Ballet star Carlos Acosta's dream of founding a dance center in one of Cuba's most storied but neglected revolution-era buildings has touched off a bitter squabble with the original architect that has divided Cuba's cultural elite and attracted the attention of architects the world over.

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HAVANA — It has the ring of a modern Cuban fairy tale: A handsome ballet star returns to his native land and discovers an abandoned dance school, which he vows to restore to life.

Yet Carlos Acosta’s dream of founding a dance center in one of Cuba’s most storied but neglected revolution-era buildings has touched off a bitter squabble with the original architect that has divided Cuba’s cultural elite and attracted the attention of architects the world over.

With the island’s socialist model gradually changing shape, the quarrel echoes a broader debate over the legacy of the past 50 years and how Cuba’s future should be defined, and by whom.

“This is our national heritage, and it’s going to be lost,” said Acosta, 39, who is principal guest artist at the Royal Ballet in London but was in Havana this month to dance at the International Ballet Festival.

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He plans to retire to the island in the next few years and envisions the proposed center as a magnet for students, performers and dance lovers in Cuba and from around the world.

“It’s important for the new Cuban generation to help,” said Acosta, one of 11 children born to a working-class family in Havana. “By setting an example, maybe others will follow.”

Acosta’s plan for the ballet school’s future, however, has clashed with its unfinished past.

The building, designed by the Italian architect Vittorio Garatti, is part of a complex of five National Art Schools commissioned by Fidel Castro in 1961 and built in a frenzy of revolutionary optimism on the lush grounds of a former country club.

The architects — Ricardo Porro, a Cuban; Roberto Gottardi, an Italian; and Garatti — created a serpentine maze of buildings intended to epitomize “the utopian aspirations of the revolution,” according to John Loomis, whose book about the schools, “Revolution of Forms,” inspired the 2011 documentary “Unfinished Spaces.”

But as Cuba shifted toward pragmatic, Soviet-style architecture, the sensuous structures became viewed as indulgent and elitist. Construction was halted in 1965, leaving the incomplete complex at the mercy of floods, encroaching vegetation, squatters and scavengers.

Porro went into exile in Paris, and Garatti left Cuba in 1974. Only Gottardi remained on the island.

Despite their neglect, the buildings became celebrated. The World Monuments Fund, based in New York, put the National Art Schools on its list in 2000 of the 100 most endangered sites, and Cuba submitted the structures in 2003 to UNESCO’s tentative list of World Heritage sites.

“These buildings have been loved, hated, spurned and reaccepted,” said José Antonio Choy, 62, a Cuban architect who studied under Garatti. “They are a testament to the cultural history of the revolution. This is a debate not only about architectural ethics, but about the revolution’s legacy.”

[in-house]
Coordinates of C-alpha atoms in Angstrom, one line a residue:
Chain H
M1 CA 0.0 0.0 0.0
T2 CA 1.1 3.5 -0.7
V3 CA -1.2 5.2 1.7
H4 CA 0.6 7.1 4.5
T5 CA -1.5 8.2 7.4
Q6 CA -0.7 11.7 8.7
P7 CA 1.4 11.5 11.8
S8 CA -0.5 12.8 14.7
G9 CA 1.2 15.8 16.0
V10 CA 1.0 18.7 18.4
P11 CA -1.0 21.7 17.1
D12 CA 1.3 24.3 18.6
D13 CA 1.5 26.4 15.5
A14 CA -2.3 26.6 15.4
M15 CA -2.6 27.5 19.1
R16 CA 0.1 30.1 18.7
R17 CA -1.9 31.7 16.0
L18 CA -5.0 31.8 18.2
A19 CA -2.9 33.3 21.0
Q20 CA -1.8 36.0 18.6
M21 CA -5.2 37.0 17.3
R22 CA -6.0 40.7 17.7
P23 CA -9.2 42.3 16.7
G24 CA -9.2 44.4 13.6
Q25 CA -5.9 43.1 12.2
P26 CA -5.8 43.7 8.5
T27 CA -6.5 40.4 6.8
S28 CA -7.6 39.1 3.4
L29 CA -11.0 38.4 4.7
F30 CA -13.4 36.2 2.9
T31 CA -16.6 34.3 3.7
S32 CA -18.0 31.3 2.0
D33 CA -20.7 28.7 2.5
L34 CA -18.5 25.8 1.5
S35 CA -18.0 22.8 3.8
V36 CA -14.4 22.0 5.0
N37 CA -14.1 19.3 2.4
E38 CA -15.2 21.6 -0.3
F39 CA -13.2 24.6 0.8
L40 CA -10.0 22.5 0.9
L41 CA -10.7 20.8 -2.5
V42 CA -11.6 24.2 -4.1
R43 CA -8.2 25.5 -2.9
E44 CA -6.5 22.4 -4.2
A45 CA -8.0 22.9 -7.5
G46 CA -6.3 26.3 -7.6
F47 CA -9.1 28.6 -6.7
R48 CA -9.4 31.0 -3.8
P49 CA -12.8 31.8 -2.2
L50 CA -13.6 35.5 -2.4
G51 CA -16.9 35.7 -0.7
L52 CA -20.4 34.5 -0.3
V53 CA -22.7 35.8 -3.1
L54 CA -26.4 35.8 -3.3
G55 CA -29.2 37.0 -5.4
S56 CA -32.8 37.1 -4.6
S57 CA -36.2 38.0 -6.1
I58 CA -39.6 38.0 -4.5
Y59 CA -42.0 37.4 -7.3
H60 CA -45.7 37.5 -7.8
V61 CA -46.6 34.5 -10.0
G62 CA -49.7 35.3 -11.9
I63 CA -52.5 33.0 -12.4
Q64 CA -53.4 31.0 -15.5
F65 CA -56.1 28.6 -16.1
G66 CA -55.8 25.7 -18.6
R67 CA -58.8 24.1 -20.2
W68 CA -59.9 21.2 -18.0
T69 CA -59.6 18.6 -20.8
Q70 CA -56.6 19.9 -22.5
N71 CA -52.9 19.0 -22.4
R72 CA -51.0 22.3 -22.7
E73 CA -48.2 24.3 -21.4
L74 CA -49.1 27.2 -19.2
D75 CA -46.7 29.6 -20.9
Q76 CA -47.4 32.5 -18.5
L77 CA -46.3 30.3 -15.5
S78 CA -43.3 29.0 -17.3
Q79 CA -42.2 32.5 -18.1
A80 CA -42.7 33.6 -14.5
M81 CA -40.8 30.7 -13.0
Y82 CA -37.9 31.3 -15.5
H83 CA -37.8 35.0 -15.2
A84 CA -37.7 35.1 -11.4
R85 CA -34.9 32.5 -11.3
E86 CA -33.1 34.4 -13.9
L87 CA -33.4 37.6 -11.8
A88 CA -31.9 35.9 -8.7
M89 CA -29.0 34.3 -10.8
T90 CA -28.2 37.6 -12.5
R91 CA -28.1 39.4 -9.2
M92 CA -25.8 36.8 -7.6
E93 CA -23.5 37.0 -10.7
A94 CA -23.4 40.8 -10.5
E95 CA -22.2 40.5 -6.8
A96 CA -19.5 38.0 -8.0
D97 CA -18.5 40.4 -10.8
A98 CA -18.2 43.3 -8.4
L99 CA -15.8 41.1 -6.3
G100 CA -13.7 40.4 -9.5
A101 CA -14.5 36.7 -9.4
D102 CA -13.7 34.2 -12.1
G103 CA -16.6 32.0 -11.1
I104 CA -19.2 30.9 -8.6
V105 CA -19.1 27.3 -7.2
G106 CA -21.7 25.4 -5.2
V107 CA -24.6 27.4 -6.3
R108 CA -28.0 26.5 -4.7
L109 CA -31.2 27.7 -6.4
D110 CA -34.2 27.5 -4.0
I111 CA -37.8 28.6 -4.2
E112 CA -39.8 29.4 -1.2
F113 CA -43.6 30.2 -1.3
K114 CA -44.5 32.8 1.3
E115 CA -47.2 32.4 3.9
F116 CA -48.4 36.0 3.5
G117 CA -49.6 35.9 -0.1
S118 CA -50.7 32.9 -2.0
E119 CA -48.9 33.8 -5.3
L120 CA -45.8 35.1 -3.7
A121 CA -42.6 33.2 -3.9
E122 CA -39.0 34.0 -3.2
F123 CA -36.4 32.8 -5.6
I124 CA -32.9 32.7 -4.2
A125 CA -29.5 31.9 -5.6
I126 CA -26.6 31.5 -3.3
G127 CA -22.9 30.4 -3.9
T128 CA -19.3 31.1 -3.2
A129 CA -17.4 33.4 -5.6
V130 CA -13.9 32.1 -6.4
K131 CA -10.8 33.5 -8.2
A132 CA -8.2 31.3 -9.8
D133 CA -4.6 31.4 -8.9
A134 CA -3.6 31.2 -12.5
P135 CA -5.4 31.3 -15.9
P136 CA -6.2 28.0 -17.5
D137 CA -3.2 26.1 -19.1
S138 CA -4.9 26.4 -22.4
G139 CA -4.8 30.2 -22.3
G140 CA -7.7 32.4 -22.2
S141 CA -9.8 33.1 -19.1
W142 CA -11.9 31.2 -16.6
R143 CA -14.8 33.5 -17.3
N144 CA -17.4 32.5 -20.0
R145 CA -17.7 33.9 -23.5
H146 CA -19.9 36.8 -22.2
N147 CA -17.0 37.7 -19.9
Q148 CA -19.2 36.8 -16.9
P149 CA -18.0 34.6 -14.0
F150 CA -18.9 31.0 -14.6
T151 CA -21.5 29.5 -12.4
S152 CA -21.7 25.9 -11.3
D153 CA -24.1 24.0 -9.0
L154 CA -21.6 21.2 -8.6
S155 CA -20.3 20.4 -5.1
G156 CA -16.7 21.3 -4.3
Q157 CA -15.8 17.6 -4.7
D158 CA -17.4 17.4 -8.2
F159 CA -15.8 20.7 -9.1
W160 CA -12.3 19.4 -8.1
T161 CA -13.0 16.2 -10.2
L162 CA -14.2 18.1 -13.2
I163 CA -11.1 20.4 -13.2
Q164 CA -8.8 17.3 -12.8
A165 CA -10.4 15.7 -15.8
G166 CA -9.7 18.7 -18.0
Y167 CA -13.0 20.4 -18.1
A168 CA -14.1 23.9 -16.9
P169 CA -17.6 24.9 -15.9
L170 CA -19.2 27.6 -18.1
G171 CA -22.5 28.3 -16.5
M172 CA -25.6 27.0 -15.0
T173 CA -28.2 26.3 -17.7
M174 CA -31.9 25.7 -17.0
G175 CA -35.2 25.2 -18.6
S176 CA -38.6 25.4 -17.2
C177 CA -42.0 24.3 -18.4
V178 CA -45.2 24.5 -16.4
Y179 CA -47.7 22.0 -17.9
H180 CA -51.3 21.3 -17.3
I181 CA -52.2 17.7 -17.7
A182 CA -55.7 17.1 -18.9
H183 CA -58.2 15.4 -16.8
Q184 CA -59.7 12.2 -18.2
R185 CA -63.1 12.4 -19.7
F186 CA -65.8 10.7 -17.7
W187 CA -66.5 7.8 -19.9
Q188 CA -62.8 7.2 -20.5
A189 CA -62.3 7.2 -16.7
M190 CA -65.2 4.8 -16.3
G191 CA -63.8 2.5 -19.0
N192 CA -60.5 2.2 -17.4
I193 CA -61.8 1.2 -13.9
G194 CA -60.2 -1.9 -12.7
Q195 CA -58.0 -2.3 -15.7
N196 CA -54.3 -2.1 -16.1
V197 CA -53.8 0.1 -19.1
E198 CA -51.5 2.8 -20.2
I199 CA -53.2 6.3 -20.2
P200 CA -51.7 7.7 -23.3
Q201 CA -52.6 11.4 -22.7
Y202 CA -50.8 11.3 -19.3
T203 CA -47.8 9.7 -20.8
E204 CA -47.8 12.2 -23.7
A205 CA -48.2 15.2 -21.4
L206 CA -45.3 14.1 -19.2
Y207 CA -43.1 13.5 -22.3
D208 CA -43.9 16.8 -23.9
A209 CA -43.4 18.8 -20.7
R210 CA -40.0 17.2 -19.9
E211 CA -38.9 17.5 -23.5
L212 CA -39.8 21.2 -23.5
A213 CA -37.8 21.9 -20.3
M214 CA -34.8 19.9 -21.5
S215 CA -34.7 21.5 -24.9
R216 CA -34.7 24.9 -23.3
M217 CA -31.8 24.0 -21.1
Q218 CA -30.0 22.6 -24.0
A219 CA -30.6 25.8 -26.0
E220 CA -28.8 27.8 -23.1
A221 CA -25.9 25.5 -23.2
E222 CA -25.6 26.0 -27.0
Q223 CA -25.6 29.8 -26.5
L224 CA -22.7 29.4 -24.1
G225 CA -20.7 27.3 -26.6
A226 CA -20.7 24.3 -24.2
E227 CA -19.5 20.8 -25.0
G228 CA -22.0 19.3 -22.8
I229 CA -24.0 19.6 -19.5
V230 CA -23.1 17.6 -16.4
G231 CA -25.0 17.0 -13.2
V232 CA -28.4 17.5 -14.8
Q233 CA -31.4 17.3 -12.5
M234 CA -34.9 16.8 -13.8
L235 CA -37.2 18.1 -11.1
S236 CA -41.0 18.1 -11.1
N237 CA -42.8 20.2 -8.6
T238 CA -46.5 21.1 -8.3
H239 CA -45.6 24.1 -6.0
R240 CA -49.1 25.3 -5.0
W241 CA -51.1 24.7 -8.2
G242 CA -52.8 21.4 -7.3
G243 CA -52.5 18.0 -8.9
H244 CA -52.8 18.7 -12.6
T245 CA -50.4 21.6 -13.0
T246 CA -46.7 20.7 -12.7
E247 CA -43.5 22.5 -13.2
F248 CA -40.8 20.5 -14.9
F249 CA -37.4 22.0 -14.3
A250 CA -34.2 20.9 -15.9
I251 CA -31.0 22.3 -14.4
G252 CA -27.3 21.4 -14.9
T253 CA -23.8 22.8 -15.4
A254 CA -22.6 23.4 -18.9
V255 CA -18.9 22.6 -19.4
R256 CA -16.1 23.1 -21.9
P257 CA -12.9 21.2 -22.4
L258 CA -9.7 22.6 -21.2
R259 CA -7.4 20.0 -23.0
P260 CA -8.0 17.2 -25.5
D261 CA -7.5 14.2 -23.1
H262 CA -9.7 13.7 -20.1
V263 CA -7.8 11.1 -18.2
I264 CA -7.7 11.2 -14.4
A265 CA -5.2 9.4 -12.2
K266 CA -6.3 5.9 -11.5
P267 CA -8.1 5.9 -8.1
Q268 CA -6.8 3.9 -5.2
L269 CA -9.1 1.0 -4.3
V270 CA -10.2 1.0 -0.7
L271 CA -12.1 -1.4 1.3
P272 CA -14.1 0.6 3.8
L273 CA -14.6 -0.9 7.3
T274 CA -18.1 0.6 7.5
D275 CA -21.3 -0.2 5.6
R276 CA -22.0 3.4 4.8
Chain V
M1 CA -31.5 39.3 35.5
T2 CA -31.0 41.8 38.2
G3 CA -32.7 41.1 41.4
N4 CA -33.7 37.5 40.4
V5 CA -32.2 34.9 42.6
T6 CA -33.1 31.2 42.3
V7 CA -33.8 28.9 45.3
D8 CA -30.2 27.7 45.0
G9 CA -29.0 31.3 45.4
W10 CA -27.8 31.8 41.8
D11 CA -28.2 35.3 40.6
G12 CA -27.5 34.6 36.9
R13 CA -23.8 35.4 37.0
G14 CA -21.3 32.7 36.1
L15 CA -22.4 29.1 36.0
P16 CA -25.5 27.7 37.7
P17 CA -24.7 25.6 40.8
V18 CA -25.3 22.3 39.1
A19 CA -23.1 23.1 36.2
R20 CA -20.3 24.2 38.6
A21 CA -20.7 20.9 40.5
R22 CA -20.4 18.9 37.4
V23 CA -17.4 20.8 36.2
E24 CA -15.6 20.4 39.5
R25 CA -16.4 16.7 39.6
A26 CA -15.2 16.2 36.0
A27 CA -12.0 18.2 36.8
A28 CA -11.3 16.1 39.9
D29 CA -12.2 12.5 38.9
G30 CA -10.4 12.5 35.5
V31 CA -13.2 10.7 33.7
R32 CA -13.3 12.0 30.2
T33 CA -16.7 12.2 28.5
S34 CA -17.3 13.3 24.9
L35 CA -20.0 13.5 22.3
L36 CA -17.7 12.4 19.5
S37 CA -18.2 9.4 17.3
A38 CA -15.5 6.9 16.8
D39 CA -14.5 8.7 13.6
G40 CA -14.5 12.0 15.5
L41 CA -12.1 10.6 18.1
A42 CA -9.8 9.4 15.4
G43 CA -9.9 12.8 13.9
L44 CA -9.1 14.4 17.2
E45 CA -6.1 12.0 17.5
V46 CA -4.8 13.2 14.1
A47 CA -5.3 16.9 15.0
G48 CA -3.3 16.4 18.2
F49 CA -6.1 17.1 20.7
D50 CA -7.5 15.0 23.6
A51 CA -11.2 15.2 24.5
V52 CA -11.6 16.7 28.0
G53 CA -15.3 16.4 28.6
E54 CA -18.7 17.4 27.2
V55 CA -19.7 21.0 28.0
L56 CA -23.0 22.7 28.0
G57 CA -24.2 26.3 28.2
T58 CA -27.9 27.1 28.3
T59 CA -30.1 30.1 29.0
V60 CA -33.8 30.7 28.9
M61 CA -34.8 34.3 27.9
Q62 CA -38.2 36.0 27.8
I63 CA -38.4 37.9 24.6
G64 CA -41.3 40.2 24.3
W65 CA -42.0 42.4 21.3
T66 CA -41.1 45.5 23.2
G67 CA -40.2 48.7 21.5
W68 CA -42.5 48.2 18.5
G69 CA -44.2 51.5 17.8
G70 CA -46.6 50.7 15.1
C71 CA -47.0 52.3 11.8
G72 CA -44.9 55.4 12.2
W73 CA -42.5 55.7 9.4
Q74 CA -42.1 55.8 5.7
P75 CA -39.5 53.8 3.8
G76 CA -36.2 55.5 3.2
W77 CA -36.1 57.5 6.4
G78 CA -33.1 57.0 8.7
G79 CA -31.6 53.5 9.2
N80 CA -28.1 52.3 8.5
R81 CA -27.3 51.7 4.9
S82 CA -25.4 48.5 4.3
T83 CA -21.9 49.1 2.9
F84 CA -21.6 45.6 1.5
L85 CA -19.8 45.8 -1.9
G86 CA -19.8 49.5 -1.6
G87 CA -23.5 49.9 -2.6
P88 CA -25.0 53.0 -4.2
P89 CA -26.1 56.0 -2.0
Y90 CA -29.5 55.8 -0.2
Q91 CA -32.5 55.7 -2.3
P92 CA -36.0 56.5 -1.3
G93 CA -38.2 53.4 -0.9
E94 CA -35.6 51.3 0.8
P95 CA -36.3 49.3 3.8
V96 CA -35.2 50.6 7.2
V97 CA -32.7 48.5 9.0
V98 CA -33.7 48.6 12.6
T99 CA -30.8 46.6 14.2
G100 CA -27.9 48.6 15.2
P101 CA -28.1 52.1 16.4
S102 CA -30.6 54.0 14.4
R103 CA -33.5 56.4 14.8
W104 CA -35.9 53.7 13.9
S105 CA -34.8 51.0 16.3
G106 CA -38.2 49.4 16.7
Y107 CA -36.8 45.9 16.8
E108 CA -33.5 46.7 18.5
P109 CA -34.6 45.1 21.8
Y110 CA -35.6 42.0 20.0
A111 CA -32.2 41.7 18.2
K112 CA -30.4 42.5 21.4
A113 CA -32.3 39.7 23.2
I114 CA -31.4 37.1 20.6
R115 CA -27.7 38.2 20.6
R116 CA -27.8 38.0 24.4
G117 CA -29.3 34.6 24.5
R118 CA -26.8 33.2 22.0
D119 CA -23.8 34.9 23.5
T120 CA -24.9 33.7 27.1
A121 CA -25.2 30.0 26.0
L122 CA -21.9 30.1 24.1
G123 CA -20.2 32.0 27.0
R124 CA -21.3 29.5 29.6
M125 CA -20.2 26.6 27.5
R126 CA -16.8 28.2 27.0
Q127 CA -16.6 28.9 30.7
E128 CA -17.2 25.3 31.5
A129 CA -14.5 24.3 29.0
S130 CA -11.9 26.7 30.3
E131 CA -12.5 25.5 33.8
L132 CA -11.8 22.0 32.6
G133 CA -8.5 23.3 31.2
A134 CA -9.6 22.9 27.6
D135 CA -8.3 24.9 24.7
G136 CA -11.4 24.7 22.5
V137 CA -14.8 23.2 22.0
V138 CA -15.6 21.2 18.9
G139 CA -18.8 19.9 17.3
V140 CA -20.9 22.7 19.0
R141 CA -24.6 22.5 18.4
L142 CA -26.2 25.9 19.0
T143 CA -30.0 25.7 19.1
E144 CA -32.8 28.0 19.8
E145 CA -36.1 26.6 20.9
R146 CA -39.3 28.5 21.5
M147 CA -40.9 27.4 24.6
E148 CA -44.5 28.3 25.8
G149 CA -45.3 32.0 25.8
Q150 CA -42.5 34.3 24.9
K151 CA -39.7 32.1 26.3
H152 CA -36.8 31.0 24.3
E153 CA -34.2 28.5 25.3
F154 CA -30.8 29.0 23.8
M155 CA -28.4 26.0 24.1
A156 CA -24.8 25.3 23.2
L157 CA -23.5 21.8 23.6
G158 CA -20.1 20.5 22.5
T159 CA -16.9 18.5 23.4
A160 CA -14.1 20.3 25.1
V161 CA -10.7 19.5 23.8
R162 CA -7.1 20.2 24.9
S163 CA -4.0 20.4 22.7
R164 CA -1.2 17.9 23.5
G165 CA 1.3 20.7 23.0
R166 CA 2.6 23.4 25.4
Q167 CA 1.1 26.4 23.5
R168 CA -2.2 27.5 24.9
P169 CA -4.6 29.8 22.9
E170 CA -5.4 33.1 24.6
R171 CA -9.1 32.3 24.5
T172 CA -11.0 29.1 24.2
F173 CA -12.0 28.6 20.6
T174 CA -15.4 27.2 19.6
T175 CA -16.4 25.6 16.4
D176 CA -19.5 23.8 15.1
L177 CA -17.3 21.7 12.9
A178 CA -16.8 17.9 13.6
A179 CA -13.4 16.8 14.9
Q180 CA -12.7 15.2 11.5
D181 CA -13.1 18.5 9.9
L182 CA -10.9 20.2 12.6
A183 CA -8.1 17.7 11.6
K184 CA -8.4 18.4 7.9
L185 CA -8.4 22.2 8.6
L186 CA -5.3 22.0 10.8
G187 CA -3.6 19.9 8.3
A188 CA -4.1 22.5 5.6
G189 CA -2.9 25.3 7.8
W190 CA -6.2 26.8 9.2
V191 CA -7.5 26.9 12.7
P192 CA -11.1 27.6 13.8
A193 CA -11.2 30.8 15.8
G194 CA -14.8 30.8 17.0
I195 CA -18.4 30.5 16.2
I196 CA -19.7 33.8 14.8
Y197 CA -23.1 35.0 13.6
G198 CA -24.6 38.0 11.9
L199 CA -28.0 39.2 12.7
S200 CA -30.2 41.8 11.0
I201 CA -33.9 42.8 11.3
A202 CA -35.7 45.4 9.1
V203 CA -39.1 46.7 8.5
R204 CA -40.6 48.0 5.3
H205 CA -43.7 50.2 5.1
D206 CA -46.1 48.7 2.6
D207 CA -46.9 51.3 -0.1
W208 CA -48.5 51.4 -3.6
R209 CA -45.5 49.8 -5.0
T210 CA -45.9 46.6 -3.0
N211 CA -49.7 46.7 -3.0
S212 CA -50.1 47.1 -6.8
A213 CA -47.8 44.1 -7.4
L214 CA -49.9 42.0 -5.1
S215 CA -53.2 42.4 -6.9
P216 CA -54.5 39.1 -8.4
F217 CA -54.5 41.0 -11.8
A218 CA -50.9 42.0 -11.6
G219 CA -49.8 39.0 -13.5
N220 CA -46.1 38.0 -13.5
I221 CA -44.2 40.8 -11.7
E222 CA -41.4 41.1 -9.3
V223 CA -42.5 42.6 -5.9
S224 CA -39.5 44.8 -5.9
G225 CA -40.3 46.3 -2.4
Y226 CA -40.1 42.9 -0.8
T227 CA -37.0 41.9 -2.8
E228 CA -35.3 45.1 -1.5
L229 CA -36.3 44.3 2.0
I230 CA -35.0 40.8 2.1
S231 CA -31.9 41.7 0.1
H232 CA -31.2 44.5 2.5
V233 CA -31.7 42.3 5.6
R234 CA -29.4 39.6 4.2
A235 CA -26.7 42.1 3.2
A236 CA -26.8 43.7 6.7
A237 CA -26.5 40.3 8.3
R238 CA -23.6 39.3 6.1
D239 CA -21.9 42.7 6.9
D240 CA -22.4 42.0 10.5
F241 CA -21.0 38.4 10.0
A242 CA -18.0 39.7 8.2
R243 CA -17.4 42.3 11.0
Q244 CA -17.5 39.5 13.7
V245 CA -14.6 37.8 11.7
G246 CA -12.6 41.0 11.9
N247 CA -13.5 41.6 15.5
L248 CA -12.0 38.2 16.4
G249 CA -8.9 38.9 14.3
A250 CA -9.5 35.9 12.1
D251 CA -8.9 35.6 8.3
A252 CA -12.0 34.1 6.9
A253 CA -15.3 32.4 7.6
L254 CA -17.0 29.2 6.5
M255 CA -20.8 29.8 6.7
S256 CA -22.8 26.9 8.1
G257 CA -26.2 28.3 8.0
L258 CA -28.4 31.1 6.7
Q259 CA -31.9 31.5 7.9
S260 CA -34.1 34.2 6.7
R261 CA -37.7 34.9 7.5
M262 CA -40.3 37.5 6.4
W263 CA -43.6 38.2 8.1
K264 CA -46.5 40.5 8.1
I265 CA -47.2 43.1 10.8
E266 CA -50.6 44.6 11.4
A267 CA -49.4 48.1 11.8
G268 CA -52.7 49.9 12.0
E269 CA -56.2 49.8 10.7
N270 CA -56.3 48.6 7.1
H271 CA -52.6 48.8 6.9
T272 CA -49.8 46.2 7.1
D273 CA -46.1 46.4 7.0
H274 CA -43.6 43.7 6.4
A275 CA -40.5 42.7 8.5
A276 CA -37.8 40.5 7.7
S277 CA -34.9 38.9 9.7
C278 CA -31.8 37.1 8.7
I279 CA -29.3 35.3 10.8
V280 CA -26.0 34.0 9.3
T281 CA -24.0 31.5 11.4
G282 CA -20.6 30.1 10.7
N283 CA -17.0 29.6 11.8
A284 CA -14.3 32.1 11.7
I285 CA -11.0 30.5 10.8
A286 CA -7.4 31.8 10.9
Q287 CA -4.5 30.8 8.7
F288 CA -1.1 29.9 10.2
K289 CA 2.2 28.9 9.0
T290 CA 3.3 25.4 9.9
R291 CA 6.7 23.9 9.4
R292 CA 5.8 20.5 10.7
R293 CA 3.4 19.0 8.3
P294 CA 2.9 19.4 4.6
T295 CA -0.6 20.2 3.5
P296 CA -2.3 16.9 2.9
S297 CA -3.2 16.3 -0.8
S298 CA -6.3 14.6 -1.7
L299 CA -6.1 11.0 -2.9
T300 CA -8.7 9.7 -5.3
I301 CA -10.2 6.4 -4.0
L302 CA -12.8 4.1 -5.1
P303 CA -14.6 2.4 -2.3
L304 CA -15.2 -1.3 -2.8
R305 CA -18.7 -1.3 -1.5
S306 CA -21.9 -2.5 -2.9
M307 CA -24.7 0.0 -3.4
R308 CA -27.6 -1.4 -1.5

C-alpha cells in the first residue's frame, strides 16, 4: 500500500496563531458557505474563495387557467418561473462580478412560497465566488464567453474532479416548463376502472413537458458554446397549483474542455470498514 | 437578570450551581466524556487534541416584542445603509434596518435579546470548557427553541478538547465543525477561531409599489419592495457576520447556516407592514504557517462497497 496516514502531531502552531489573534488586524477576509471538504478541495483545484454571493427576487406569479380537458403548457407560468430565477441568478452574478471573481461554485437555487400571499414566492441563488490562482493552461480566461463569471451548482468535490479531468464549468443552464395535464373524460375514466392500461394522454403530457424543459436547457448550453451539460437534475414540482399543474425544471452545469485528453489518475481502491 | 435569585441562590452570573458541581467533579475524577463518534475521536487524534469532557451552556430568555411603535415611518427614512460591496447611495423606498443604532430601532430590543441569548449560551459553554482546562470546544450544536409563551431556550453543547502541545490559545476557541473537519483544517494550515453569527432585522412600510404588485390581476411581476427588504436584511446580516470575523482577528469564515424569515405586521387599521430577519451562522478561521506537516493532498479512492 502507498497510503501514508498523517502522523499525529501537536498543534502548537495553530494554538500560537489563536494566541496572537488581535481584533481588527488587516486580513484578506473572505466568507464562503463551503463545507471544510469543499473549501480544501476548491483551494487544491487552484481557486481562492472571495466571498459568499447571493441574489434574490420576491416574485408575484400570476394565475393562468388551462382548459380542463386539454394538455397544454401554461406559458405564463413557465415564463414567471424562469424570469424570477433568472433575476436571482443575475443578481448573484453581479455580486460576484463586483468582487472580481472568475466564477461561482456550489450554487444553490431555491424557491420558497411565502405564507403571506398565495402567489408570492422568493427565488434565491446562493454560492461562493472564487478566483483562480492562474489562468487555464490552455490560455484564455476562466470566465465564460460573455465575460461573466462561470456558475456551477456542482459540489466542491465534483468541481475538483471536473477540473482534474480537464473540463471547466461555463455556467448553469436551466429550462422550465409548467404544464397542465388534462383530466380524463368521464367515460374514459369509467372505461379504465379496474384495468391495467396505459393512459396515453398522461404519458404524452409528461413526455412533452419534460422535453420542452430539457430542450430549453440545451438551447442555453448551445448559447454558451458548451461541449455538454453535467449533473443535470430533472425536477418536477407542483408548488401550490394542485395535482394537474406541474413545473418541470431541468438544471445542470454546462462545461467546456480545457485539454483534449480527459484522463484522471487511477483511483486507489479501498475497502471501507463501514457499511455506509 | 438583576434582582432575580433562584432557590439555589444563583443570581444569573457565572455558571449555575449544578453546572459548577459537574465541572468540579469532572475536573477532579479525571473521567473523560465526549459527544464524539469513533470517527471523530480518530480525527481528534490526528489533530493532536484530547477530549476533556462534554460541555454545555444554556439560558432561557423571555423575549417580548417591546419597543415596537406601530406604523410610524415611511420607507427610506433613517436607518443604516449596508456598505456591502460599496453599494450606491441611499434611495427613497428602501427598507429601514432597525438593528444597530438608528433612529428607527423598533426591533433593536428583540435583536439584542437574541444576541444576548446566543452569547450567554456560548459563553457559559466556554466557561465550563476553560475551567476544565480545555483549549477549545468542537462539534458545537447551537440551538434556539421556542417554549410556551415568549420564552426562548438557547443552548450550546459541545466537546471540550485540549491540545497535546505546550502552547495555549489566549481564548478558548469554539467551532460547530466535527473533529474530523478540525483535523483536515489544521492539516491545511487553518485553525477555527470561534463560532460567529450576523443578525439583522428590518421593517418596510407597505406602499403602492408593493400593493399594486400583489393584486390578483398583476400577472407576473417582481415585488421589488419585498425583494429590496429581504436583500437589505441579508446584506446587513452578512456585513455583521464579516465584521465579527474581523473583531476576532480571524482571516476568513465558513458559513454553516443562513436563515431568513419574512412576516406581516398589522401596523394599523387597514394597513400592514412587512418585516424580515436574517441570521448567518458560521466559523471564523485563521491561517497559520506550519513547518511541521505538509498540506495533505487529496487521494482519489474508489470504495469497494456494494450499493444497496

Garatti, now 85, has for decades nursed the hope of completing the ballet school, a series of interconnected, domed terra cotta pavilions, derelict and littered, surrounded by grass and areca palms. But he has said he feels sidelined by Acosta and opposes plans to alter parts of the building’s interior.

Acosta, for instance, wants to adapt the circular dance “laboratory” so that it can function as a public 530-seat theater. He would turn existing schoolrooms into guest accommodations or studios. Garatti opposes those moves.

“I have authorship regarding any changes or adaptations,” Garatti said by telephone from Milan, where he is involved in other off-again, on-again efforts to finish the school.

A group of Cuban and international architects rallied behind Garatti after Foster & Partners, the firm of the British architect Norman Foster, carried out a feasibility study at the ballet school in late 2011 and built a scale model.

“This is a colossal ethical issue,” said Belmont Freeman, an architect based in New York who has written about modern Cuban architecture. “It’s unheard-of for an architect to take over the completion of a project — or alterations — when the original architect is still alive and actively involved.”

Foster’s involvement fueled a swirl of rumors, irate emails and open letters, including one in which Garatti said — inaccurately, it turns out — that Acosta wanted to start a “private” school, which is a contentious concept in Communist Cuba.

Among some Cuban architects, the mere mention of Foster provokes wide-eyed looks of disapproval and talk of hubris.

“I think that neither Acosta nor Foster appreciated the hornet’s nest that they were walking into,” Freeman said.

Acosta said that Foster offered his services, free, to help raise money for the project and is not redesigning the building.

Acosta and Garatti signed a memorandum of understanding with Cuban authorities in December 2011, stating that the project would respect the original design and keep Garatti in the loop.

A representative of Foster & Partners said in a brief email that the firm had “completed a full feasibility study” but was not engaged in further work.

Vilma Rodriguez Tapanes, the government official in charge of restoration and construction at cultural sites, said the values of Garatti’s design would be respected. “But architecture is not static,” she said.

Nobody can touch the National Art Schools without the approval of the National Commission on Monuments, a body of several dozen intellectuals.

Mario Coyula, a prominent architect who serves on the commission, said it was unlikely to approve any project unless Garatti was on board.

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